Always was, always will be—the land on which we meet today is that of the Ngunawal and Ngambri people, and the land I'm from is that of the Whadjuk people of the great Noongar nation of south-western Australia. As we celebrate NAIDOC Week this week, we reflect that this always was and always will be the land of our First Nations peoples, who have occupied and cared for this continent for over 65,000 years. As Australians, we are all spiritually and culturally connected to this country—some of us, for generations; some of us, maybe for only some months. But all of us as Australians are now sharing in this long and continuous cultural heritage.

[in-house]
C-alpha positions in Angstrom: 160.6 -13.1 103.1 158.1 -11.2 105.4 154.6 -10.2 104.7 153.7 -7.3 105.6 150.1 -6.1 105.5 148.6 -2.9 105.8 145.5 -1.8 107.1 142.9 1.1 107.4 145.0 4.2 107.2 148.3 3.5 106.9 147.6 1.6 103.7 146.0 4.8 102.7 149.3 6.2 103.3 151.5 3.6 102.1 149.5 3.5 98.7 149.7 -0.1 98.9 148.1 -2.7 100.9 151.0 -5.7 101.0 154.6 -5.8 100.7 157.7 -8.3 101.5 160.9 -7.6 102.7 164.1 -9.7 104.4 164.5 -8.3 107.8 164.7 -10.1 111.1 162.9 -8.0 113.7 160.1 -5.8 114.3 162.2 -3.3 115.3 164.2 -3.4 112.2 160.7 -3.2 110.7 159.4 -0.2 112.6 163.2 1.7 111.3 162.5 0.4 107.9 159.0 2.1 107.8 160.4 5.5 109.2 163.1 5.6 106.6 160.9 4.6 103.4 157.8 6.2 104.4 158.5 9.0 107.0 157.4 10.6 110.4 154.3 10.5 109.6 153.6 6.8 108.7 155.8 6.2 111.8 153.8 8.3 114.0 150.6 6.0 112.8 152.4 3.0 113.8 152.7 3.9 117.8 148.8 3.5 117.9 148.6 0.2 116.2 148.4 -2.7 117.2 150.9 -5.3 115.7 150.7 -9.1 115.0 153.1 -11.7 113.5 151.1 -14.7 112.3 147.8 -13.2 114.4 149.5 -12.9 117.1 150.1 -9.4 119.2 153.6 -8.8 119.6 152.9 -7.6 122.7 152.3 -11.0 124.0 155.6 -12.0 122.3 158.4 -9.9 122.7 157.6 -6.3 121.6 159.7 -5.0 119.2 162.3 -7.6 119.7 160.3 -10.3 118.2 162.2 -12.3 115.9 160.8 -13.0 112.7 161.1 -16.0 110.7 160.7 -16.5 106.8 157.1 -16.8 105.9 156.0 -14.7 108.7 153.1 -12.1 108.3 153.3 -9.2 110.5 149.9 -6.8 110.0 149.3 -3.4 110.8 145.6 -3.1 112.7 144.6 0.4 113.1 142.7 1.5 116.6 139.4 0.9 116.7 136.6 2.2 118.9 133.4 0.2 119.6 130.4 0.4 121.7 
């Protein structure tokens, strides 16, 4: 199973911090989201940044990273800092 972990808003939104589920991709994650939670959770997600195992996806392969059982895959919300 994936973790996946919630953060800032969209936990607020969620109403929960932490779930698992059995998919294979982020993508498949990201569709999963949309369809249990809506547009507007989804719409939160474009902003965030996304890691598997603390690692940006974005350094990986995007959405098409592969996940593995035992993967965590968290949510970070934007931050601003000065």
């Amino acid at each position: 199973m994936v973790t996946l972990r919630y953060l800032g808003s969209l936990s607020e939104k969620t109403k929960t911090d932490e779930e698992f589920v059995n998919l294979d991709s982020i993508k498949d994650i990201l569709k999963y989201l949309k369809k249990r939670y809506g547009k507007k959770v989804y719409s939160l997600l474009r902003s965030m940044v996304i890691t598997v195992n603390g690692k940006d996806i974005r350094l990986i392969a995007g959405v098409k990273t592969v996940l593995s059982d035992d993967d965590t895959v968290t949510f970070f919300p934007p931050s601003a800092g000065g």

Last week, I visited the Goodstart early learning centre in Canning Vale, as part of their NAIDOC Week celebrations and to discuss reconciliation. When we have done something wrong to our friends, it's important that we say sorry so that we can all be friends again. The kids agreed that, when we've done something wrong, we need to say sorry and that we need to accept everyone for who they are. That means accepting each other for our differences and our similarities and valuing the contributions we all make. I told them that this is all part of reconciliation.
So why is it that, in this NAIDOC Week, in this, our nation's parliament—the place where 'Sorry' was said on behalf of all Australians—we're still not able to recognise all Australians through displaying all of Australia's national flags, including the Aboriginal and Torres Strait Islander flags?